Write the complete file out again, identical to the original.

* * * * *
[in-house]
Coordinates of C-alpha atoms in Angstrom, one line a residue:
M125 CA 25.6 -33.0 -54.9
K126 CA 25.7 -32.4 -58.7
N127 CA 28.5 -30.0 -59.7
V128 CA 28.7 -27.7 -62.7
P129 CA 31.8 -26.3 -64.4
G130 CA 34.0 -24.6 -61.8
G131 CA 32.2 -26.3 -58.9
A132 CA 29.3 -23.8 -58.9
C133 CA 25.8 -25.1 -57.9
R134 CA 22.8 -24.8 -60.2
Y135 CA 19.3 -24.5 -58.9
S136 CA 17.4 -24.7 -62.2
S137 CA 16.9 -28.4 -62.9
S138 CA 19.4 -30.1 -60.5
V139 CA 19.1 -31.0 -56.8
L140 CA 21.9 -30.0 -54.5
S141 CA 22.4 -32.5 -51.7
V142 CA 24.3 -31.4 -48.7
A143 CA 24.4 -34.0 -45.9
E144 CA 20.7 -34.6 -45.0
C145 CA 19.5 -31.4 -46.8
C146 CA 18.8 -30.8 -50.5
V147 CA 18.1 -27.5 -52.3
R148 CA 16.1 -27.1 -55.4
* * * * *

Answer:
[in-house]
Coordinates of C-alpha atoms in Angstrom, one line a residue:
M125 CA 25.6 -33.0 -54.9
K126 CA 25.7 -32.4 -58.7
N127 CA 28.5 -30.0 -59.7
V128 CA 28.7 -27.7 -62.7
P129 CA 31.8 -26.3 -64.4
G130 CA 34.0 -24.6 -61.8
G131 CA 32.2 -26.3 -58.9
A132 CA 29.3 -23.8 -58.9
C133 CA 25.8 -25.1 -57.9
R134 CA 22.8 -24.8 -60.2
Y135 CA 19.3 -24.5 -58.9
S136 CA 17.4 -24.7 -62.2
S137 CA 16.9 -28.4 -62.9
S138 CA 19.4 -30.1 -60.5
V139 CA 19.1 -31.0 -56.8
L140 CA 21.9 -30.0 -54.5
S141 CA 22.4 -32.5 -51.7
V142 CA 24.3 -31.4 -48.7
A143 CA 24.4 -34.0 -45.9
E144 CA 20.7 -34.6 -45.0
C145 CA 19.5 -31.4 -46.8
C146 CA 18.8 -30.8 -50.5
V147 CA 18.1 -27.5 -52.3
R148 CA 16.1 -27.1 -55.4